North Korea on Thursday freed a South Korean worker it had detained since March, an apparently conciliatory gesture to the South following 18 months of bitter hostility.
The worker identified as Yu Seong-Jin was handed over to officials from his company Hyundai Asan, unification ministry spokesman Chun Hae-Sung told reporters. Yu is expected to cross the border at 7:00 pm (1000 GMT), he said.
Hyundai Group chairwoman Hyun Jung-Eun had crossed into the North Monday to seek the release of Yu, days after former US president Bill Clinton went to Pyongyang to secure the freedom of two American journalists.
Yu was an engineer working at the Seoul-funded Kaesong industrial estate north of the border for Hyundai Asan, the group subsidiary which handles joint business projects with the North.
The hardline communist state detained him on March 30, accusing him of insulting its political system and urging a northern worker to defect.
Inter-Korean relations have been icy since a conservative government took office in Seoul in February 2008 and adopted a tougher stance on relations with the North.
International tensions have also risen this year following the North's latest nuclear and missile tests and a US-led drive for tougher sanctions.
However, North Korean officials signalled to Clinton that they want better relations, according to US officials.
An association representing South Korean firms in Kaesong welcomed the release and urged the two Koreas to prevent a recurrence of such incidents and improve ties.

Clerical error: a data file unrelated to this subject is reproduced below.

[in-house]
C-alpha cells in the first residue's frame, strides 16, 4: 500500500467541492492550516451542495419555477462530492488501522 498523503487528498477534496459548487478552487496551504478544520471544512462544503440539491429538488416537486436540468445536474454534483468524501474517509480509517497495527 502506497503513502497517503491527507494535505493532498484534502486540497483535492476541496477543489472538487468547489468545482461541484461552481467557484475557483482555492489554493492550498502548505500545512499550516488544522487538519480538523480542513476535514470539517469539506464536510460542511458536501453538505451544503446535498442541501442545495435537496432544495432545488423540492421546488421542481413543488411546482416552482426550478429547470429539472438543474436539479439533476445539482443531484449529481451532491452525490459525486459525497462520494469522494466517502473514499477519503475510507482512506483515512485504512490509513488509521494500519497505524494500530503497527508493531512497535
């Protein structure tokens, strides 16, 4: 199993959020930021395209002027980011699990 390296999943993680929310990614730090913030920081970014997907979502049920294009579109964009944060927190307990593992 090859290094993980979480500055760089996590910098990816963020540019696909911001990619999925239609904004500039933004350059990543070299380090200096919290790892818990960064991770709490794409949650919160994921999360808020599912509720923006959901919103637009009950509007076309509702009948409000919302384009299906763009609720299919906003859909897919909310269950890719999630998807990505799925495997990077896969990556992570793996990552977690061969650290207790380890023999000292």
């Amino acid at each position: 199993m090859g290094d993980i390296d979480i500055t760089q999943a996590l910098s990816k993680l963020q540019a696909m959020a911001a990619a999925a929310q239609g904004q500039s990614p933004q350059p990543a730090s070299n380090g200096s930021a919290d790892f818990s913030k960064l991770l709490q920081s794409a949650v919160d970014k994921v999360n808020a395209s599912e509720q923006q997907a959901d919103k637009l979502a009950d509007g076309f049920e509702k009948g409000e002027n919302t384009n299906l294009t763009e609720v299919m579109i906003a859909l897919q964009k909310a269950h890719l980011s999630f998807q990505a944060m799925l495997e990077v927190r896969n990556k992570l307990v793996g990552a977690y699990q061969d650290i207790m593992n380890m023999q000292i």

"We hope (the release) will improve frozen ties between South and North Korea and rejuvenate the Kaesong industrial complex," it said in a statement.
Hyundai chairwoman Hyun earlier extended her stay in the North until Friday, heightening speculation that she would meet leader Kim Jong-Il as she did in 2007.
On July 30 the North also detained the four-member crew of a South Korean squid fishing boat which sailed across the border due to a faulty navigation system.
Analysts say the North's priority is improving relations with the United States but it must mend ties with South Korea to some extent as part of the process.
The Seoul presidential office welcomed the release but said its policy would not change.
"It seems a bit too late, but it is a relief that Yu is finally returning to his family," said spokesman Lee Dong-Kwan.
"The government will continue to maintain its policy consistency toward North Korea," Lee told reporters.
Some 40,000 North Koreans work for 105 South Korean companies at Kaesong, which was developed mainly by Hyundai. The auto, shipbuilding and construction giant pioneered business exchanges with the North, opening its first venture -- the Mount Kumgang resort on the east coast -- in 1998.
But its projects have been hard hit by the worsening relations.
The Kaesong estate is the last one still operating. And its future has become increasingly clouded since Pyongyang demanded huge extra wage and rent payments from Seoul and detained the engineer.
Tours to Mount Kumgang have been suspended since July 2008, when North Korean soldiers shot dead a Seoul housewife who strayed into a poorly marked military zone.